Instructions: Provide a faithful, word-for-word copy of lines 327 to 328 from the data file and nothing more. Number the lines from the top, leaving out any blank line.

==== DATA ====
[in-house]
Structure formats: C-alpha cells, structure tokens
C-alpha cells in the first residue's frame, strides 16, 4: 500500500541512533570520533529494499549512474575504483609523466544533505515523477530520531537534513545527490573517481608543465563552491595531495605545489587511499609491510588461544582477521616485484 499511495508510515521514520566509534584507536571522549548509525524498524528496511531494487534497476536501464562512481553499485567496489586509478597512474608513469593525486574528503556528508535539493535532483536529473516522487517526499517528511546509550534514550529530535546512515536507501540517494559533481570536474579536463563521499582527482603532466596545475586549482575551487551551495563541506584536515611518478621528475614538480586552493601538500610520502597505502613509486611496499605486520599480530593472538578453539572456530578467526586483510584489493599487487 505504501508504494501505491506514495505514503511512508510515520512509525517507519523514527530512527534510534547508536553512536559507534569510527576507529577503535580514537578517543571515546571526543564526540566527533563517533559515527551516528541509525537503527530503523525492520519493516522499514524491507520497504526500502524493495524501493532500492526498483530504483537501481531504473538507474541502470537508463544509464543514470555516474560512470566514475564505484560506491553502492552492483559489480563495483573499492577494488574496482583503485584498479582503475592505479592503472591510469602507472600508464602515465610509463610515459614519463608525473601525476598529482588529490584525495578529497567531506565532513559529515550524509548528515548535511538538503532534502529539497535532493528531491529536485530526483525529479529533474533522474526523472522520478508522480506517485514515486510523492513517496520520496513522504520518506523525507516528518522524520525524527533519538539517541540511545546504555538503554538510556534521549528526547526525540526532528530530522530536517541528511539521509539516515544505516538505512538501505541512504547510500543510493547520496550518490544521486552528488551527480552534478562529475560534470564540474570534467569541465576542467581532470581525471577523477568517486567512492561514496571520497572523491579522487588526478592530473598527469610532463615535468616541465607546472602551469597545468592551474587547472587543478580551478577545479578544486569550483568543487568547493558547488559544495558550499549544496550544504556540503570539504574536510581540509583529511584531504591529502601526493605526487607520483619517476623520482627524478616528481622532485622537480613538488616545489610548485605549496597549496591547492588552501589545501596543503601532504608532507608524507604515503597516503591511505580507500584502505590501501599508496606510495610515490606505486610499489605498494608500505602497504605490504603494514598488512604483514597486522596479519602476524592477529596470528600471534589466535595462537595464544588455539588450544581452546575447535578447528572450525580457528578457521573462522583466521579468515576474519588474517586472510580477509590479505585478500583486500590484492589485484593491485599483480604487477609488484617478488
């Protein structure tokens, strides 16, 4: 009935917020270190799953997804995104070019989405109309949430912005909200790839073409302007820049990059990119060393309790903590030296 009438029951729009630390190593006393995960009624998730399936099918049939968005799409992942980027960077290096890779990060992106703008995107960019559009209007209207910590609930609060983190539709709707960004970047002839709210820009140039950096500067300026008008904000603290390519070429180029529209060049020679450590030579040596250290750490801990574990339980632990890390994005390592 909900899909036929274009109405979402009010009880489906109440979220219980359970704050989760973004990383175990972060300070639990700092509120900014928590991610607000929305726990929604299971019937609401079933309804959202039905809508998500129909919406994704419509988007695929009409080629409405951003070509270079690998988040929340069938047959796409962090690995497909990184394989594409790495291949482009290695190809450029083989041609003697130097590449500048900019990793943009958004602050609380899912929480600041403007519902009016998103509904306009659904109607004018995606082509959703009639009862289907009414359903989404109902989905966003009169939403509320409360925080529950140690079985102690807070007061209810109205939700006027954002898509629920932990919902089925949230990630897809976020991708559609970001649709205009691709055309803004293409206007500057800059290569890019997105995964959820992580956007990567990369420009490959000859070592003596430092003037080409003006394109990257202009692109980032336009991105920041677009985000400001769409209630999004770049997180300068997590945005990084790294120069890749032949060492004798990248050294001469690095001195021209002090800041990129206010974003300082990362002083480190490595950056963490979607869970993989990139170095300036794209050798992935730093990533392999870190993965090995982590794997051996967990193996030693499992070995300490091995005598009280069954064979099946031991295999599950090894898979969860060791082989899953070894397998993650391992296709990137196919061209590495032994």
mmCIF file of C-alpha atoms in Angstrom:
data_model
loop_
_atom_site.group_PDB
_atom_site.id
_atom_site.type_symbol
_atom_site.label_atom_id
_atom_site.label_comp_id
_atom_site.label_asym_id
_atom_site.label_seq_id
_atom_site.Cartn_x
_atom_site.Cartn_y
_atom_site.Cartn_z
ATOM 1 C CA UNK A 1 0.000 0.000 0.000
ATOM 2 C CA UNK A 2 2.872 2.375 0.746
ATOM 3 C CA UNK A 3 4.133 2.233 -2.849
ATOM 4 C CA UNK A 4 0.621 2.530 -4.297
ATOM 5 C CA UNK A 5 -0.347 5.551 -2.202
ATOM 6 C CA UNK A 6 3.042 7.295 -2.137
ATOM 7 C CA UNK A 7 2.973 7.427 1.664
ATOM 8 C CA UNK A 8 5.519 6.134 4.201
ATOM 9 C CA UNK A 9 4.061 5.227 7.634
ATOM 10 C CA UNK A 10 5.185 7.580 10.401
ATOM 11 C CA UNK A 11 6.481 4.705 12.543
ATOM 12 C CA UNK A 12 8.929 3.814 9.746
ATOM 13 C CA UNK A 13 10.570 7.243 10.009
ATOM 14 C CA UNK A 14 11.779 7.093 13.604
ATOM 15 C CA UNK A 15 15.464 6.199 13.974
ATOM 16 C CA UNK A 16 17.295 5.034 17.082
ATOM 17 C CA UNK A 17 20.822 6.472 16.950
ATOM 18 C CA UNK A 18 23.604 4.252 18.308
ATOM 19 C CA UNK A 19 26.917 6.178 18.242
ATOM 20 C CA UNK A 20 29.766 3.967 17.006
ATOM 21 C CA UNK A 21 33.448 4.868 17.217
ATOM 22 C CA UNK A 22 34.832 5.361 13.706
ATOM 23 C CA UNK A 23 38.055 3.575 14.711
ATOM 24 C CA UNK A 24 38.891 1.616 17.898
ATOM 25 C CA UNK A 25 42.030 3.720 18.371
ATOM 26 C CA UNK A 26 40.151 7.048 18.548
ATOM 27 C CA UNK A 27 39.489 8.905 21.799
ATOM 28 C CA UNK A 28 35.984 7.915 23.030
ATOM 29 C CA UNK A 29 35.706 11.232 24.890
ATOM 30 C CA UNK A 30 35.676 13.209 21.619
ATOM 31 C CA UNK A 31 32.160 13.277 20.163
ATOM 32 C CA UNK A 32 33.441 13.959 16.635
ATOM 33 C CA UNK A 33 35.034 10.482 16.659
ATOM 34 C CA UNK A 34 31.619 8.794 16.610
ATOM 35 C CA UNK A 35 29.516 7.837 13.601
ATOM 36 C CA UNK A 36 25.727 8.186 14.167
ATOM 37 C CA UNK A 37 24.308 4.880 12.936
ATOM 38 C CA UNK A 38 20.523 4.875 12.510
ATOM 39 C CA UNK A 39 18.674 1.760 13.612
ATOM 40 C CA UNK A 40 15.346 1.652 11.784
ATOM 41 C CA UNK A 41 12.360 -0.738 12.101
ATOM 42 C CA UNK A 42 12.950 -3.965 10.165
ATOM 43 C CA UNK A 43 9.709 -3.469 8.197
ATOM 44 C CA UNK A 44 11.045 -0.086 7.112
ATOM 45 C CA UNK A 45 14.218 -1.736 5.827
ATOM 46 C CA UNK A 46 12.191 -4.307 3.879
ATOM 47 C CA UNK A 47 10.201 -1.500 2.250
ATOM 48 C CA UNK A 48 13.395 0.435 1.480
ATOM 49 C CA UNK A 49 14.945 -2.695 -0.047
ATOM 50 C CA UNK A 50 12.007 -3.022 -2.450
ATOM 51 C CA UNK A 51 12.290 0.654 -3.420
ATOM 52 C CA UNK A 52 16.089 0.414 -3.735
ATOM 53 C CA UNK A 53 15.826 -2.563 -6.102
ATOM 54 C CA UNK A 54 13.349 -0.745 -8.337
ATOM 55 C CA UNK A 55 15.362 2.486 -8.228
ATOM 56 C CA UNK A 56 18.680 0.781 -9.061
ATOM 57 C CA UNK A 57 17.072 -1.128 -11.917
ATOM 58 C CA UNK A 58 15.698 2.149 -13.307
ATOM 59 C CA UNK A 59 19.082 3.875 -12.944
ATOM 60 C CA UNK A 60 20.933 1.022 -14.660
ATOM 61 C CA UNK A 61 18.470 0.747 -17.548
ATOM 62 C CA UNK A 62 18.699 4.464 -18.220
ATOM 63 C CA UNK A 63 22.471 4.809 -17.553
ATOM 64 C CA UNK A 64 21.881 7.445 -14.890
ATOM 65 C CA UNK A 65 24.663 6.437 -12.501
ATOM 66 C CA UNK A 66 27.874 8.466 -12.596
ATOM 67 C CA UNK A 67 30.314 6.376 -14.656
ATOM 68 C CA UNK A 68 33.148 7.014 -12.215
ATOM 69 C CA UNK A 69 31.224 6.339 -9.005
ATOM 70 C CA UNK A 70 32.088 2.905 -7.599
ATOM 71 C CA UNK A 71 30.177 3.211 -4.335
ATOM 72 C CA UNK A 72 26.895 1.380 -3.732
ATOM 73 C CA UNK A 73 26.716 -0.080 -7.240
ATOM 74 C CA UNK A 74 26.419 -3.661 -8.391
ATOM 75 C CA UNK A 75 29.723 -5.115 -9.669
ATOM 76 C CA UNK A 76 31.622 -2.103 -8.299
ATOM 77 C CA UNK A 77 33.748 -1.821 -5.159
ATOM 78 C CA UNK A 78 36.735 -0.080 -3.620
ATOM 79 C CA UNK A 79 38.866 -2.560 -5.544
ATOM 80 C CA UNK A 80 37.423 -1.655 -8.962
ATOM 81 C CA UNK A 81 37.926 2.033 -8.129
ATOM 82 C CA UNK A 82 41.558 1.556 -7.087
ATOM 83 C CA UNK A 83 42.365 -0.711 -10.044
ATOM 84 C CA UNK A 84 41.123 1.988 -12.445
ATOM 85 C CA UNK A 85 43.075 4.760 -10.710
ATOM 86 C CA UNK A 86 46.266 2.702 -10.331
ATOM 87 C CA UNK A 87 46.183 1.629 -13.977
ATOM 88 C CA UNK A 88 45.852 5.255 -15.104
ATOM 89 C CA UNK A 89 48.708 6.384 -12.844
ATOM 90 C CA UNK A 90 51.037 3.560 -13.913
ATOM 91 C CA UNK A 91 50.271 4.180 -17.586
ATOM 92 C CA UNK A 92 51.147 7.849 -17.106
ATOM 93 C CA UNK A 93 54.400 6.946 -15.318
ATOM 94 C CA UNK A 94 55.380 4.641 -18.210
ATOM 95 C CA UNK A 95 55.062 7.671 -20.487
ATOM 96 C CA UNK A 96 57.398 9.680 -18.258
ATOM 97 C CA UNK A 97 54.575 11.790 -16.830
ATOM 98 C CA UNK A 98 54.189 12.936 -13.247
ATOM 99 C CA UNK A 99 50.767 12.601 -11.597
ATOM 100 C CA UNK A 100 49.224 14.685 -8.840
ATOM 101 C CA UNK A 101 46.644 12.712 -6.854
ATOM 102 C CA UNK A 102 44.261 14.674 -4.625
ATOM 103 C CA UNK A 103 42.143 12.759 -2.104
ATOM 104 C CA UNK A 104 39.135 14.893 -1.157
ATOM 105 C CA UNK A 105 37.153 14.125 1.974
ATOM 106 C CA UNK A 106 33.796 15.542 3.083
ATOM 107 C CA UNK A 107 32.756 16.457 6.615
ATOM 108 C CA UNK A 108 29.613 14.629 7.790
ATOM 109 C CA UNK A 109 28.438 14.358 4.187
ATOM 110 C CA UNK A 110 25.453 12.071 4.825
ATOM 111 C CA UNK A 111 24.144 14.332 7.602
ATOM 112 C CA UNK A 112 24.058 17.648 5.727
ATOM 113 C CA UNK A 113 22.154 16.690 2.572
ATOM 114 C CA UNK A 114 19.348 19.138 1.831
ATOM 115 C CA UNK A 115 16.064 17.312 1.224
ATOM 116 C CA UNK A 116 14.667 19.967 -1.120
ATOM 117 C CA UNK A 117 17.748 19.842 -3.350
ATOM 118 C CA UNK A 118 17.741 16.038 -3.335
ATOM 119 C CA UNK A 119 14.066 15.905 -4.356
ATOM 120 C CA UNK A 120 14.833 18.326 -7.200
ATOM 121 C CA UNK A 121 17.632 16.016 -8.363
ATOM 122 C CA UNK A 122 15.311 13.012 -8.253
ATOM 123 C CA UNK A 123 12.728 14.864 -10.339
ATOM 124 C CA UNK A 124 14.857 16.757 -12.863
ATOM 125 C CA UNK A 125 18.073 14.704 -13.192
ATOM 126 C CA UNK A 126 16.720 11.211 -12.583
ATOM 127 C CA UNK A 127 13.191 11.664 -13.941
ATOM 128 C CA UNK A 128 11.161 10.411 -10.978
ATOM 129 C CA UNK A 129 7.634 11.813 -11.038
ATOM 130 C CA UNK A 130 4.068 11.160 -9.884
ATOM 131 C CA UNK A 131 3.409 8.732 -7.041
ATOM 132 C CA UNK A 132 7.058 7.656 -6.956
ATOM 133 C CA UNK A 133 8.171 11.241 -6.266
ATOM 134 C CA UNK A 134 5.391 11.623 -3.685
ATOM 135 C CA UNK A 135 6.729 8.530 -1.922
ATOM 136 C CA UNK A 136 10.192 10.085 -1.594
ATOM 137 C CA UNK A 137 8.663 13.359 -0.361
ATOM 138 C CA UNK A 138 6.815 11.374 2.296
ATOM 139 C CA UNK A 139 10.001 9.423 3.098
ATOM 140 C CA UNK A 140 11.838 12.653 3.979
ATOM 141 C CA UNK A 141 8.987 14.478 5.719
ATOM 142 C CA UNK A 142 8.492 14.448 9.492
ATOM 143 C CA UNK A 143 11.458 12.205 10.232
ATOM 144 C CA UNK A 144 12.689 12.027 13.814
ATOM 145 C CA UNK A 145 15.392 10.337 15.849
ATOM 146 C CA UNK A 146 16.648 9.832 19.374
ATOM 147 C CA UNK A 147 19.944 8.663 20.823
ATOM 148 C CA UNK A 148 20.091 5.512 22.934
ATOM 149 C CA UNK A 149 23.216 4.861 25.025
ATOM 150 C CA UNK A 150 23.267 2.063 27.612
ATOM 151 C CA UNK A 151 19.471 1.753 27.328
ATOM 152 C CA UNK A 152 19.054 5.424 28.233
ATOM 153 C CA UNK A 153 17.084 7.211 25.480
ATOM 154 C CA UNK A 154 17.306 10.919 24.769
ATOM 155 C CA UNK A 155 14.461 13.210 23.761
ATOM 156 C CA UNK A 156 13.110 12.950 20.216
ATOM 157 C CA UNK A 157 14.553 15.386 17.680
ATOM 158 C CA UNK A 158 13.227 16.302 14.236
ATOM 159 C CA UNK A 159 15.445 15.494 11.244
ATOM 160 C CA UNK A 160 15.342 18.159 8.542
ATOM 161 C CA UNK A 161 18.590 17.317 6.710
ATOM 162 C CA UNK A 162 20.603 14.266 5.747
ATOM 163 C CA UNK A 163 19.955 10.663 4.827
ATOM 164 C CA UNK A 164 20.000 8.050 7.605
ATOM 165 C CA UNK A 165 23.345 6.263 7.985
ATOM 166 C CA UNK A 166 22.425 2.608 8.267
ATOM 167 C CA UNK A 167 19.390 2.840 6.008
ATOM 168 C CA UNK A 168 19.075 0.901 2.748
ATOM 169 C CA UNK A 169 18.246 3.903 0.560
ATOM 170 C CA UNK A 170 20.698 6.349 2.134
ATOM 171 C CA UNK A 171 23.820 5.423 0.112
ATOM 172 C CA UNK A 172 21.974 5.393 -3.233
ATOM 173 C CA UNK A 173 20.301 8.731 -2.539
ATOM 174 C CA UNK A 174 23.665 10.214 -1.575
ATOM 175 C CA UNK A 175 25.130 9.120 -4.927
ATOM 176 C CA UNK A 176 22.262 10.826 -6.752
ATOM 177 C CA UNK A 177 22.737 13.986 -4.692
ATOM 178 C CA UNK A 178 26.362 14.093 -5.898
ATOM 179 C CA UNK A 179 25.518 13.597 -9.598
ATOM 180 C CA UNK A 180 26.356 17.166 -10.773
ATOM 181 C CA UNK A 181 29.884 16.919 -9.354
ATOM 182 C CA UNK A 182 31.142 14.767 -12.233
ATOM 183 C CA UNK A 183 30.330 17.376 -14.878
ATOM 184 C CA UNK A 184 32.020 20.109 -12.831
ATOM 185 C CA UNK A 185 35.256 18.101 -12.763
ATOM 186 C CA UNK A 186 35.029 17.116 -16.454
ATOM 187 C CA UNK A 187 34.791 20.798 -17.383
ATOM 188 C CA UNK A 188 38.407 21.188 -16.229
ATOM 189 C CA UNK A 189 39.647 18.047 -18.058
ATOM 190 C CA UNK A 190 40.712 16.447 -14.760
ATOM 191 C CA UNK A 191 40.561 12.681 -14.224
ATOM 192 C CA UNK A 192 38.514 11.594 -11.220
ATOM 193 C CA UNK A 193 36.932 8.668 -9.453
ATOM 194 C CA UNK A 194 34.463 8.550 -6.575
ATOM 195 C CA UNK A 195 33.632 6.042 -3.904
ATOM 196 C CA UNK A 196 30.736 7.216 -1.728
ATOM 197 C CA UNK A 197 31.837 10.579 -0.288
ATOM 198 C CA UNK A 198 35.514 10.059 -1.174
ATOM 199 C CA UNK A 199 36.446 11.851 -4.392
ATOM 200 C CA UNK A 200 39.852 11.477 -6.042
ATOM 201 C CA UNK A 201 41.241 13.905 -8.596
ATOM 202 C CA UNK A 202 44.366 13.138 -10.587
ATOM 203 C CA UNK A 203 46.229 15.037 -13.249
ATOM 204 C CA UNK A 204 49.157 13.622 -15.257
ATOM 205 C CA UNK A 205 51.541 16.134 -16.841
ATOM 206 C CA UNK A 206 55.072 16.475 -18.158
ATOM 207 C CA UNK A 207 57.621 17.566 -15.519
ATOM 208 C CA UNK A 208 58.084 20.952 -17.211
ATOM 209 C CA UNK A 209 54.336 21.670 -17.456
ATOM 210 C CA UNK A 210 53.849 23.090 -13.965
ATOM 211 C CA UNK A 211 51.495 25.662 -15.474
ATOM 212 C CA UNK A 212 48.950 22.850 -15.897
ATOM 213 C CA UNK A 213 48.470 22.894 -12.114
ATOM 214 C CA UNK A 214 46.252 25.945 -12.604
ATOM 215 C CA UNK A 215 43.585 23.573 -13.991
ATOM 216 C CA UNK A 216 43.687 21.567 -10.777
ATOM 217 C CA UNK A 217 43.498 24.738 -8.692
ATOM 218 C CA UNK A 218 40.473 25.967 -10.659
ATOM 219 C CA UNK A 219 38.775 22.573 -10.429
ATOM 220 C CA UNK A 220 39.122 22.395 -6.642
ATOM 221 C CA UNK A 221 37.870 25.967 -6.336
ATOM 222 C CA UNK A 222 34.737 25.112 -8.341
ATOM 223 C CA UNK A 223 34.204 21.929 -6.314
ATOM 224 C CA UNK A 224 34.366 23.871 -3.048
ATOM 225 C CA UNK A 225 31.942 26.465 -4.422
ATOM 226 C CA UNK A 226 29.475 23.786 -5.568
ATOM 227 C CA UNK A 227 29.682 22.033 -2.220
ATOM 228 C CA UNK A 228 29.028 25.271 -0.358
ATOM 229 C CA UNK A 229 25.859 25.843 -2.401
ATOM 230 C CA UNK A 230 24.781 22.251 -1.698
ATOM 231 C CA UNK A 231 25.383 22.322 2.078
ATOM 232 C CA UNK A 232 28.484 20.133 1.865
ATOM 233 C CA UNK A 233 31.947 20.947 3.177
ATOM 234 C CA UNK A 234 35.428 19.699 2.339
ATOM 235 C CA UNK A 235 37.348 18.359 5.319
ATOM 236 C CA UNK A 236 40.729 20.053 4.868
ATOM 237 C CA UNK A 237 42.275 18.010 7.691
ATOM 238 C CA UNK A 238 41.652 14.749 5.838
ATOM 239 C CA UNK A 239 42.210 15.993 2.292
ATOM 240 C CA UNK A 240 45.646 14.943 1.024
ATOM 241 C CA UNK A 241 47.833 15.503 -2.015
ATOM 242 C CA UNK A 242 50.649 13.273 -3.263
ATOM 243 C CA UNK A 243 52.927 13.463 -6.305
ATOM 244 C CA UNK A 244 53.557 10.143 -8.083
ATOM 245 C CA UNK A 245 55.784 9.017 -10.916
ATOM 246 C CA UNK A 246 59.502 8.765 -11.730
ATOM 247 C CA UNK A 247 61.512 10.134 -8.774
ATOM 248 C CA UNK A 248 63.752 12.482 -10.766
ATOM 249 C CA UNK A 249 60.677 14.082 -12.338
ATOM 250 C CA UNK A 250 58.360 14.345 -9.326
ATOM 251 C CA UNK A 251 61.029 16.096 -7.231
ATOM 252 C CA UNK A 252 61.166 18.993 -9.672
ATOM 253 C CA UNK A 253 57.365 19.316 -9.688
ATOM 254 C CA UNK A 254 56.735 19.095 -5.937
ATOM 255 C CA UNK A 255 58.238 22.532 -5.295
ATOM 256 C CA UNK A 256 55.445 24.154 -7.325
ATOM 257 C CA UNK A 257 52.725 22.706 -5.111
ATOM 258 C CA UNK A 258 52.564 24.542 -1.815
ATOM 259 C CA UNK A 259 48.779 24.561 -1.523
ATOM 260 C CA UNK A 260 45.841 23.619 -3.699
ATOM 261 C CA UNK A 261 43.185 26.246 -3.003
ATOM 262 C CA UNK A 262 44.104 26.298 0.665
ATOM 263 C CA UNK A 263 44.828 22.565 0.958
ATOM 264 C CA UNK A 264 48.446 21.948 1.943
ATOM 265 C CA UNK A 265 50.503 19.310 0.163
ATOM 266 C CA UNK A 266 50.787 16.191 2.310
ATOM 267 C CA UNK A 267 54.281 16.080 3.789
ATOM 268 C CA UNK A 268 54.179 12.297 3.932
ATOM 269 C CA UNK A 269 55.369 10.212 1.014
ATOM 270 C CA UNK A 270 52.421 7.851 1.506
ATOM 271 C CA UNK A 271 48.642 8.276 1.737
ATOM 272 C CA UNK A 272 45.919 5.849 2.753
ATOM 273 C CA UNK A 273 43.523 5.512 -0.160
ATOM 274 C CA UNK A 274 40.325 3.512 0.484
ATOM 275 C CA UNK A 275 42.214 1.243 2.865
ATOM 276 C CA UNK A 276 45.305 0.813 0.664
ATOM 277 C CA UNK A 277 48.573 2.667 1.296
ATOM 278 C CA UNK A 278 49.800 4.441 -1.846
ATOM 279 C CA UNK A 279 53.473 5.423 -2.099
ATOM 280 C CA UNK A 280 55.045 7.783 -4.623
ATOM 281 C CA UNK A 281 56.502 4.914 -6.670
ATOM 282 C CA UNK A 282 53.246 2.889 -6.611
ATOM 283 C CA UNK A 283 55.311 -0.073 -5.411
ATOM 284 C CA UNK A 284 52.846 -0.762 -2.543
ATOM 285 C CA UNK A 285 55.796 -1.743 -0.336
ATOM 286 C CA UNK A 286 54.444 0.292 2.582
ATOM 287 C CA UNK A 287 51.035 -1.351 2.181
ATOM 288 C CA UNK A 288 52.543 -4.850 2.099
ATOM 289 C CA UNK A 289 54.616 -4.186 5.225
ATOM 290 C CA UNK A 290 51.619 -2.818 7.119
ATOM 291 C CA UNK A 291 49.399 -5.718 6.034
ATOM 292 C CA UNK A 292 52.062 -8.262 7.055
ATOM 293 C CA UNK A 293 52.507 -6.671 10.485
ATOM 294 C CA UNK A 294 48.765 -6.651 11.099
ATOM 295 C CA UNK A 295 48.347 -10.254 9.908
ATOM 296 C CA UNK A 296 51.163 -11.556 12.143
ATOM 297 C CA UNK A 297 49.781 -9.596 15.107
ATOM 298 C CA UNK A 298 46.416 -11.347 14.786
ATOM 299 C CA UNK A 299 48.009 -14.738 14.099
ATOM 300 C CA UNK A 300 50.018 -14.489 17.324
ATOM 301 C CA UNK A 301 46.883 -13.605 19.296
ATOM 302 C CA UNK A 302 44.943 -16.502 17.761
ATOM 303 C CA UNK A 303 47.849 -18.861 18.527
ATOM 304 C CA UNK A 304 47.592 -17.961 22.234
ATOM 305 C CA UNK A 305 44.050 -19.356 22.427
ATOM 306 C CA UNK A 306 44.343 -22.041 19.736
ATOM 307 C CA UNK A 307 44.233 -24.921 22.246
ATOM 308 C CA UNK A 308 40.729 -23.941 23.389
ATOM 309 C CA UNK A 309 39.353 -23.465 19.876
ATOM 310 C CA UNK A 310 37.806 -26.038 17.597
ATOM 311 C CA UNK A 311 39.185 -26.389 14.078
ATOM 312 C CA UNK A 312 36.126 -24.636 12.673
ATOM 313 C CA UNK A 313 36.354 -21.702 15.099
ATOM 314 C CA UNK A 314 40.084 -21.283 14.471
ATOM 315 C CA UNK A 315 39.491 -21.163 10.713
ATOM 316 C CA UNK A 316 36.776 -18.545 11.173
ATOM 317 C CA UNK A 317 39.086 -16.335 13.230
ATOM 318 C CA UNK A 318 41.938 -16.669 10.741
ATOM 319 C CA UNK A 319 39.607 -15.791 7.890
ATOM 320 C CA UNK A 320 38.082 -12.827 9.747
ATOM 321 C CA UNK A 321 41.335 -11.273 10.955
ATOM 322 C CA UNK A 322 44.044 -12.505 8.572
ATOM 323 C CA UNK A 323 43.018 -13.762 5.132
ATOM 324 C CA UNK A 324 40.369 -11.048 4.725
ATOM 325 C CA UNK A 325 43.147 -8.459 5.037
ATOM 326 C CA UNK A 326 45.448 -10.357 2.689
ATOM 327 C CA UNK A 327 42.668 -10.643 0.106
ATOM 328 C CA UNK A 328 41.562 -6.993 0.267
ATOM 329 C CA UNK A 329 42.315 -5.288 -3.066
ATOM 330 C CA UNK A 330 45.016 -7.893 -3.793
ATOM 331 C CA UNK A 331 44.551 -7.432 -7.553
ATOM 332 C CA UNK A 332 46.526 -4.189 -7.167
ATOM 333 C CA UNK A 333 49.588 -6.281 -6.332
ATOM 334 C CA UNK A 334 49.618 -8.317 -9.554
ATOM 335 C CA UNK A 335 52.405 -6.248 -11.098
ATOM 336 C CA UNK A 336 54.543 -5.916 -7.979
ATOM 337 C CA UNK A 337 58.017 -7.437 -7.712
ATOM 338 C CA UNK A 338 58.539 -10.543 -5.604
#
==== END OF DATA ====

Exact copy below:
ATOM 310 C CA UNK A 310 37.806 -26.038 17.597
ATOM 311 C CA UNK A 311 39.185 -26.389 14.078